51 Icing Case Study Icing Case Study Was cleared to climb to 9000 feet. Was cleared to climb to 9000 feet. Stalled & spun at cloud tops, at 8000 feet, with a climb speed of 80 kias. Stalled & spun at cloud tops, at 8000 feet, with a climb speed of 80 kias. Unsuccessfully tried to recover from spin. Unsuccessfully tried to recover from spin. Pulled the boy, Im glad I bought a Cirrus so I can live through this BRS handle. Pulled the boy, Im glad I bought a Cirrus so I can live through this BRS handle. Stopped in trees, 4 feet above ground Stopped in trees, 4 feet above ground Pilot and 2 passengers exited safely. Pilot and 2 passengers exited safely. 51 Instrument Ground School Hazardous Weather

52 Icing Dos – From IFR Magazine Dec. 05 Icing Dos – From IFR Magazine Dec. 05 Do Have a Plan A, and a Plan B Do Have a Plan A, and a Plan B Do take immediate action when you encounter ice Do take immediate action when you encounter ice Do Climb when you encounter ice, unless you KNOW you can get out of it by descending Do Climb when you encounter ice, unless you KNOW you can get out of it by descending 52 Instrument Ground School Hazardous Weather

53 Icing Dos – From IFR Magazine Dec. 05 Icing Dos – From IFR Magazine Dec. 05 Do use maximum power to climb Do use maximum power to climb If you must enter ice, Do use maximum forward speed If you must enter ice, Do use maximum forward speed Do zoom climb through icing layer, if possible Do zoom climb through icing layer, if possible Do tell ATC that you must take immediate action Do tell ATC that you must take immediate action Do ALWAYS FLY THE AIRPLANE! Do ALWAYS FLY THE AIRPLANE! 53 Instrument Ground School Hazardous Weather

54 Icing Donts – From IFR Magazine Dec. 05 Icing Donts – From IFR Magazine Dec. 05 Dont EVER Fly in Freezing Rain Dont EVER Fly in Freezing Rain Dont rely on boots to save you Dont rely on boots to save you Dont Climb at too slow an airspeed Dont Climb at too slow an airspeed Dont climb in ice pellets Dont climb in ice pellets Freezing Rain is above you Freezing Rain is above you Dont descend into colder air if its raining Dont descend into colder air if its raining Freezing Rain is below you. Freezing Rain is below you. 54 Instrument Ground School Hazardous Weather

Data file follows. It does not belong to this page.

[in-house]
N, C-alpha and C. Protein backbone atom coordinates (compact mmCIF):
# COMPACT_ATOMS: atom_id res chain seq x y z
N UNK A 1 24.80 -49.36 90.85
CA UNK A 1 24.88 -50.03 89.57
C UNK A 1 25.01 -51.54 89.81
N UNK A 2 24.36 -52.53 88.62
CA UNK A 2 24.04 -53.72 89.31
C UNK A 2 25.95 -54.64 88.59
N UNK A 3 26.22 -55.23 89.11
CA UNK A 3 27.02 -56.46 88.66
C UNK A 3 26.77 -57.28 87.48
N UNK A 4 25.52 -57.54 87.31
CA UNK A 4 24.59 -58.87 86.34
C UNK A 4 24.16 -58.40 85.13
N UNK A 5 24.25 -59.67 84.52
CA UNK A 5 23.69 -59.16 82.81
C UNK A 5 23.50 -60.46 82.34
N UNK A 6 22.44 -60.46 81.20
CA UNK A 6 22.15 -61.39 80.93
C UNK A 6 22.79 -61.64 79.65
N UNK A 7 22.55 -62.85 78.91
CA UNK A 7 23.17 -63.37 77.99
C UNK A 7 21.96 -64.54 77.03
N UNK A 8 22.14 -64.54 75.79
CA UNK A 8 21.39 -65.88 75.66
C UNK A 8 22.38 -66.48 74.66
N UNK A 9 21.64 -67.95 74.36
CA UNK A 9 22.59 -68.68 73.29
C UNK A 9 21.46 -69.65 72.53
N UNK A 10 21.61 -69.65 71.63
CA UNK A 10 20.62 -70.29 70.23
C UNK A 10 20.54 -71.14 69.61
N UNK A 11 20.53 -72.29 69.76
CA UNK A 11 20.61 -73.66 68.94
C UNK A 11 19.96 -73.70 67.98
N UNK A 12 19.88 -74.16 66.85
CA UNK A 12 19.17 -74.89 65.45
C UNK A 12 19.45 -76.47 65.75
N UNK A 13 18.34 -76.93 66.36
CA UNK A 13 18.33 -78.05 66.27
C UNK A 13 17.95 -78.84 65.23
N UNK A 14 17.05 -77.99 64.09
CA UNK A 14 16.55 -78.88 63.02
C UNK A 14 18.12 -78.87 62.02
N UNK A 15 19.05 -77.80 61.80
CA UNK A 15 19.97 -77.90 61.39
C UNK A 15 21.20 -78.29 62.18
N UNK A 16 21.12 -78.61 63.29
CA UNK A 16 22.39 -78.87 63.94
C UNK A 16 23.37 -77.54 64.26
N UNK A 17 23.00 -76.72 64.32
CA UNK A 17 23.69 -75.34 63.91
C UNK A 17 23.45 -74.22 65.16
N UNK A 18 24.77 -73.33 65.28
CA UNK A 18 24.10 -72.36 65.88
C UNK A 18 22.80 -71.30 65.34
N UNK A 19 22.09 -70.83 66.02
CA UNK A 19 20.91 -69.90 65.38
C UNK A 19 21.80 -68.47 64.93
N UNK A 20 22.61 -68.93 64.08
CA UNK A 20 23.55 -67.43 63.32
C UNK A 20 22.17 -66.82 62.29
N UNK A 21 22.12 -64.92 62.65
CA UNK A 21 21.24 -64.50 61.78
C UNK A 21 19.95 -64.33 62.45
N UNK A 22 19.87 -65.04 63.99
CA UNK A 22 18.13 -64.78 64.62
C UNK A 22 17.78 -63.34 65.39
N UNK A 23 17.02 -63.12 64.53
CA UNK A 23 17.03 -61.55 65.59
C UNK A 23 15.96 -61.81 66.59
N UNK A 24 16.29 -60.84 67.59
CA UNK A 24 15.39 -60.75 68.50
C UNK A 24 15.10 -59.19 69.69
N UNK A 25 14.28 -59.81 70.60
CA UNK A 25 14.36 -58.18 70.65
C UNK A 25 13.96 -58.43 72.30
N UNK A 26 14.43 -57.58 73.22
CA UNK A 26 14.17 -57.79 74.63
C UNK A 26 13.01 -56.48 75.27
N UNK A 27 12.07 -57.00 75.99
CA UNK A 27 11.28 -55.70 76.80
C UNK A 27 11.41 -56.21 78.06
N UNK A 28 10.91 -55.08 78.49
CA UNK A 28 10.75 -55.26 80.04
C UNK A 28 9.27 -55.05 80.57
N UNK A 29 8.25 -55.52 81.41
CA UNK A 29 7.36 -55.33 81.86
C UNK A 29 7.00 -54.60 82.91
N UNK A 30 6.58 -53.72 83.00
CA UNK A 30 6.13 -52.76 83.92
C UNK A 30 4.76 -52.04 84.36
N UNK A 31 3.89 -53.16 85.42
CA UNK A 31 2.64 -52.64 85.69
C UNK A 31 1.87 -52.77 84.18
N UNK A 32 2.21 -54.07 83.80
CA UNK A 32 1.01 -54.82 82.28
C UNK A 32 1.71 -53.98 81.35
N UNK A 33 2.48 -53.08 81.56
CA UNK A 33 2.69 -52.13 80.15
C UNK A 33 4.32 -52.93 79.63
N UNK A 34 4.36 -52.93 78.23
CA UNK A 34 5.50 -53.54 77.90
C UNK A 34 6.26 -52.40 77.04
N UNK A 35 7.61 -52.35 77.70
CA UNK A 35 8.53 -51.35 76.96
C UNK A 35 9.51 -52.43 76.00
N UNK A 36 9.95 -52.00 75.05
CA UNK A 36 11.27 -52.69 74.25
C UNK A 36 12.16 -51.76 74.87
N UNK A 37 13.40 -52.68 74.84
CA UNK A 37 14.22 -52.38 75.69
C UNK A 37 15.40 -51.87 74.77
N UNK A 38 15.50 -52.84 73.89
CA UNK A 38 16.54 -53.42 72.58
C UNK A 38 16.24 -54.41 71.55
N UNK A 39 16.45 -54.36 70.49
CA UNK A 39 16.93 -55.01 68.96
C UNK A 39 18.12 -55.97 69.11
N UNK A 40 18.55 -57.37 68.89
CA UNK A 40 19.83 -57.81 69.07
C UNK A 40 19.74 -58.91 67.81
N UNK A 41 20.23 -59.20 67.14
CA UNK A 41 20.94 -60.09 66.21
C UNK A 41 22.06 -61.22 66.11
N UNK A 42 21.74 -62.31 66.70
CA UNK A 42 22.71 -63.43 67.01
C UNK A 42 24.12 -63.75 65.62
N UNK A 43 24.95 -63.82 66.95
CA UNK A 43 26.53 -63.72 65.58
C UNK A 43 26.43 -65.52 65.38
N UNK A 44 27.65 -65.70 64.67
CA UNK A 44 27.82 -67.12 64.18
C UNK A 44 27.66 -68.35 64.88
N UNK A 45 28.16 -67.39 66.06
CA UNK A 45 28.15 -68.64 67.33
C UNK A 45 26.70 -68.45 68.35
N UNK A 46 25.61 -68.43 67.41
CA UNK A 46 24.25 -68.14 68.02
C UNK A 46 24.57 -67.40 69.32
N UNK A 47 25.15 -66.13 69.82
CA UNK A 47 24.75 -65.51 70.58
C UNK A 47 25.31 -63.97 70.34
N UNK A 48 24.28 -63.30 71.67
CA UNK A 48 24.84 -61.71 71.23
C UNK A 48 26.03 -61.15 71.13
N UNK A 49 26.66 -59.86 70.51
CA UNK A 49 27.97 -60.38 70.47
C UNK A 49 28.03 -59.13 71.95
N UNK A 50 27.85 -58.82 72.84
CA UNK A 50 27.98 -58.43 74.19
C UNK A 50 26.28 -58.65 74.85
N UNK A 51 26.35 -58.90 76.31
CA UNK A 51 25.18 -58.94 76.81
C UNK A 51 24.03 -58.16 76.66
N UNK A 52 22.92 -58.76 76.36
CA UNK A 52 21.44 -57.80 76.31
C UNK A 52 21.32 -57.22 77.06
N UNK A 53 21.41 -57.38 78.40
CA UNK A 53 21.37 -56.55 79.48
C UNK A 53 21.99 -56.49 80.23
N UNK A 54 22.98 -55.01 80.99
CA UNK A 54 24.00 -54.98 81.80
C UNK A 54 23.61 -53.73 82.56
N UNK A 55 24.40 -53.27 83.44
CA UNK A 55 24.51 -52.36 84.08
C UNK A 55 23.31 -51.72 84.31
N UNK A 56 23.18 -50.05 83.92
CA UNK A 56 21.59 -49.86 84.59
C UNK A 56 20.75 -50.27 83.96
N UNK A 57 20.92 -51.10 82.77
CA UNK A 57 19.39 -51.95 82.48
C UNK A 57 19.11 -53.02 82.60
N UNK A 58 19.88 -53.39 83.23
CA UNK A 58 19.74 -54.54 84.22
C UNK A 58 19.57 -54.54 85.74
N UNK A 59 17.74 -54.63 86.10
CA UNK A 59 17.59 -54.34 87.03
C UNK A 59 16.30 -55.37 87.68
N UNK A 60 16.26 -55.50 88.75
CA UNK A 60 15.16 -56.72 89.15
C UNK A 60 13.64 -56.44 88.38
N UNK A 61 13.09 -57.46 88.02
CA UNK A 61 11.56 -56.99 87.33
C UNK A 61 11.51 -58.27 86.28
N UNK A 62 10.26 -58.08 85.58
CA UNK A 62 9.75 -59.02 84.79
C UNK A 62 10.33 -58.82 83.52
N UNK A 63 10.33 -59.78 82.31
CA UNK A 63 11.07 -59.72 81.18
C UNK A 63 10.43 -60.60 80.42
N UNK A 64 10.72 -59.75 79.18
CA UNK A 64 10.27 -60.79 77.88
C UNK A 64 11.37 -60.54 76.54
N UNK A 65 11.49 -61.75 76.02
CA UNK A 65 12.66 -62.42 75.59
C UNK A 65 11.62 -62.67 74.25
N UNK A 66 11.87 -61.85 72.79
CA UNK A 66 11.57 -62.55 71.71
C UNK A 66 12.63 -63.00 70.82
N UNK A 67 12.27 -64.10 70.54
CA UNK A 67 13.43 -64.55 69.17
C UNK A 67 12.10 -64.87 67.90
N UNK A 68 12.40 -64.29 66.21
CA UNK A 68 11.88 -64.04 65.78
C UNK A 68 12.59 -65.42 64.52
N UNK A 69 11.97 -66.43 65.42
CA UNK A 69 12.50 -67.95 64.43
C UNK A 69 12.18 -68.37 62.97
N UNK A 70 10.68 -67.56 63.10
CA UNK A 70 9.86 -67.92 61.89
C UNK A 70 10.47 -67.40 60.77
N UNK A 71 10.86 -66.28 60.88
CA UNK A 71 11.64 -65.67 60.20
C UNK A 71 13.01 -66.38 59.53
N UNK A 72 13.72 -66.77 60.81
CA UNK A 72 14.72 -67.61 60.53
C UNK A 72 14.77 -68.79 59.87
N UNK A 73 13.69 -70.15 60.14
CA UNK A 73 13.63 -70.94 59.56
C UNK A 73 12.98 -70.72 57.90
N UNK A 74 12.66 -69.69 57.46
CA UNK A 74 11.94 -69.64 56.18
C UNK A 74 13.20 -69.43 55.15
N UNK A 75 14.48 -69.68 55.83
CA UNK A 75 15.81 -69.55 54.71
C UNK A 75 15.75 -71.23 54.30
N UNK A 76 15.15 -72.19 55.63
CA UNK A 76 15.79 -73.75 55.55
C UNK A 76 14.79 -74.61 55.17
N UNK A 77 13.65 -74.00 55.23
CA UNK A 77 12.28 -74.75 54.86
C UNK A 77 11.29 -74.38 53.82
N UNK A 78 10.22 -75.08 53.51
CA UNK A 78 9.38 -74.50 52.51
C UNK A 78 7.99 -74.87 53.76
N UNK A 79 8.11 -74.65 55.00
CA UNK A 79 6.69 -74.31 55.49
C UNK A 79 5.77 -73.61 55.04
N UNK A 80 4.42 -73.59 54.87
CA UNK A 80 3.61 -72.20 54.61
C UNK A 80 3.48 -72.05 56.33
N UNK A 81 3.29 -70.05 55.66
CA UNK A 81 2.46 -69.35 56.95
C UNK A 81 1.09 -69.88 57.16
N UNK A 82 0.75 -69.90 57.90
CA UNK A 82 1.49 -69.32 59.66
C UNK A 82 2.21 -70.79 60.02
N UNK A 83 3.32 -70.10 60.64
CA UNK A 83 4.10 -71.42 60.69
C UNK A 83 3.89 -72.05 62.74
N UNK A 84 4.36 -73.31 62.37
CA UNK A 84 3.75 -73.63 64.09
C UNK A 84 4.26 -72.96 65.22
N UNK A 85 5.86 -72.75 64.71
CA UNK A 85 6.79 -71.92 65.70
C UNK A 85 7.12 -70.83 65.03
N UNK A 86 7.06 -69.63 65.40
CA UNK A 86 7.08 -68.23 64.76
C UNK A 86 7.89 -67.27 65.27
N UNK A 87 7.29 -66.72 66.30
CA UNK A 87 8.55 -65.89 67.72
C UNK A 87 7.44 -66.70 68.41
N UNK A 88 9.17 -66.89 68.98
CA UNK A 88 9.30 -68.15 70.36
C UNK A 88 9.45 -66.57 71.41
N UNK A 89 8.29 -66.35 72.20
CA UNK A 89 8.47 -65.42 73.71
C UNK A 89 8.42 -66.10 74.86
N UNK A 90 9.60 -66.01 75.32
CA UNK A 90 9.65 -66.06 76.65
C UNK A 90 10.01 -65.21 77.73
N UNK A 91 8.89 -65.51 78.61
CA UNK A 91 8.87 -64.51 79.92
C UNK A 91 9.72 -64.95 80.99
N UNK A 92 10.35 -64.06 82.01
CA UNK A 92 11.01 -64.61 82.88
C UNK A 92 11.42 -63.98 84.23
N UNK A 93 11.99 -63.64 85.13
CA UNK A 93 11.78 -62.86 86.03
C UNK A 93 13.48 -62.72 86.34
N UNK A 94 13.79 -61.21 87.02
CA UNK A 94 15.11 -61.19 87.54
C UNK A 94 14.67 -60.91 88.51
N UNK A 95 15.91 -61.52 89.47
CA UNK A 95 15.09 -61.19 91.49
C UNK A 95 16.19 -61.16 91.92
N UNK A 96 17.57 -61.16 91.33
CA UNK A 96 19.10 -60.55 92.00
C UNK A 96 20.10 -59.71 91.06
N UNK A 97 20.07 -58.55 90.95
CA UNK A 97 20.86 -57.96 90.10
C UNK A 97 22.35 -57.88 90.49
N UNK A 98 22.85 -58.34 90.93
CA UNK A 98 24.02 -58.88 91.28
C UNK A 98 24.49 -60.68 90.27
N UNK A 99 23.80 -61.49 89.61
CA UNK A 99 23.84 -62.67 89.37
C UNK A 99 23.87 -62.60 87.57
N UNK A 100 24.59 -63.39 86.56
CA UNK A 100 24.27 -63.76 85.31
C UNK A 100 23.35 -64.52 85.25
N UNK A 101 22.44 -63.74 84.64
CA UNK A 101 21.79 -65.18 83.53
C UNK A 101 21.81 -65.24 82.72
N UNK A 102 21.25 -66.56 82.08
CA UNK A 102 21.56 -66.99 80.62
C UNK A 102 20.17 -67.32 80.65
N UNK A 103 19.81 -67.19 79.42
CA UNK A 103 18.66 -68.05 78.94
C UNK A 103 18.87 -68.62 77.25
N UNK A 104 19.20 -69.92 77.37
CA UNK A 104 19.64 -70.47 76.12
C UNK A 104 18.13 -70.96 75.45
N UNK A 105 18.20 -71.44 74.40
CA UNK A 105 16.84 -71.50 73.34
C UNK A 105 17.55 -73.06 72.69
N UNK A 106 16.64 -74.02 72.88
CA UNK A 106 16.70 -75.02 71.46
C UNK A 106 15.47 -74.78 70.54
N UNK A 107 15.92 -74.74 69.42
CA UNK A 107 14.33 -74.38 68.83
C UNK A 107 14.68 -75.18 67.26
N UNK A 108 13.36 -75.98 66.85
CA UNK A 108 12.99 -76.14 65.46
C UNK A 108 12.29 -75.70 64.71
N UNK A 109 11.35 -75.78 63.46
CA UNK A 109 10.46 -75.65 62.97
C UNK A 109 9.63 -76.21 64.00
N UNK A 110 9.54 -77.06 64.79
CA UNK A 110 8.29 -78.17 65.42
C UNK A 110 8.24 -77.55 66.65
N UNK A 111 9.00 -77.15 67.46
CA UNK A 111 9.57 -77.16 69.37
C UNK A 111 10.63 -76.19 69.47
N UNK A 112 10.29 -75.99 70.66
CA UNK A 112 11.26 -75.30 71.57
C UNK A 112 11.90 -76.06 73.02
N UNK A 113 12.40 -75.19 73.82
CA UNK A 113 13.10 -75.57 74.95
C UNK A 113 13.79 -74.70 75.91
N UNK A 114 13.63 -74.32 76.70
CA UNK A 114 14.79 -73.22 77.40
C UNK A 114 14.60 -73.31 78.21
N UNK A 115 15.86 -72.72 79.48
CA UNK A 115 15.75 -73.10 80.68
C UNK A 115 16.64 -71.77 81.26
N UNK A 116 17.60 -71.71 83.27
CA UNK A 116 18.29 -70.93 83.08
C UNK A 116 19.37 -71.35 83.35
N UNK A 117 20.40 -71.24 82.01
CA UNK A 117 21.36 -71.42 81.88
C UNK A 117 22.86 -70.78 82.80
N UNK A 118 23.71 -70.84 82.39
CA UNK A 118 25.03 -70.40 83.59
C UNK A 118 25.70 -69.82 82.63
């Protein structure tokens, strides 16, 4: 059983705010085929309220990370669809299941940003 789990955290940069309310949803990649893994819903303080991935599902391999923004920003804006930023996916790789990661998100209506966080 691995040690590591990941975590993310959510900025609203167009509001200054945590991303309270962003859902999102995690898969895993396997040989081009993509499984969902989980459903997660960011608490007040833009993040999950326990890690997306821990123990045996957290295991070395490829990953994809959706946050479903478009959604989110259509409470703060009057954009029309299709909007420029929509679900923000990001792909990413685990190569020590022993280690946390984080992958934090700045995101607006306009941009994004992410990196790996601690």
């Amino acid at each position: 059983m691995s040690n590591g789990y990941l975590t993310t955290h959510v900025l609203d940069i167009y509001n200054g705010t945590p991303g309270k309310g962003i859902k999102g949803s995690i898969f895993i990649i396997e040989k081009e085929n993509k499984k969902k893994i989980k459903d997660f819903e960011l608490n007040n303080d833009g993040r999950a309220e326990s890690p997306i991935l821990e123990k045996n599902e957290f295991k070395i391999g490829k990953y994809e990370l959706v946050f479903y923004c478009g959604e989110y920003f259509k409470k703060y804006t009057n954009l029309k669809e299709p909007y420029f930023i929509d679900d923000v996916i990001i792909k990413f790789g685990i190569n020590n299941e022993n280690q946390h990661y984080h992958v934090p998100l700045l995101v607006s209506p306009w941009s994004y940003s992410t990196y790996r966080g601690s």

55 Icing Donts – From IFR Magazine Dec. 05 Icing Donts – From IFR Magazine Dec. 05 Dont allow ATC to fly your airplane Dont allow ATC to fly your airplane Dont think the airplane will fall out of the sky with a little ice Dont think the airplane will fall out of the sky with a little ice Dont stop flying the airplane Dont stop flying the airplane Dont use flaps on an ice-laden airplane Dont use flaps on an ice-laden airplane Dont get too slow in an ice-laden airplane Dont get too slow in an ice-laden airplane Dont PANIC Dont PANIC 55 Instrument Ground School Hazardous Weather

56 Icing Icing Induction Icing Induction Icing Use Carb Heat Use Carb Heat Alternate Induction Air Source Alternate Induction Air Source Pilot-Static Icing Pilot-Static Icing Use Pitot-Heat in the clouds, when temperatures are near freezing. Use Pitot-Heat in the clouds, when temperatures are near freezing. 56 Instrument Ground School Hazardous Weather

57 Icing Icing Propeller Icing Propeller Icing Run at High-RPM Run at High-RPM Cycle RPM up & down Cycle RPM up & down Use prop-deice, if equipped. Use prop-deice, if equipped. 57 Instrument Ground School Hazardous Weather

58 Icing References Icing References IFR Magazine – wintertime issues IFR Magazine – wintertime issues Weather Flying, Robert Buck Weather Flying, Robert Buck In-Flight Icing, Perkins & Rieke. In-Flight Icing, Perkins & Rieke. AC 91-74, Pilot Guide to Flight in Icing Conditions) AC 91-74, Pilot Guide to Flight in Icing Conditions) AOPA ASF Safety Advisor – Aircraft Icing AOPA ASF Safety Advisor – Aircraft Icing Icing Course – FAA, NASA, AOPA Icing Course – FAA, NASA, AOPA 58 Instrument Ground School Hazardous Weather

59 Questions? Always Think Safety! 59 Instrument Ground School Hazardous Weather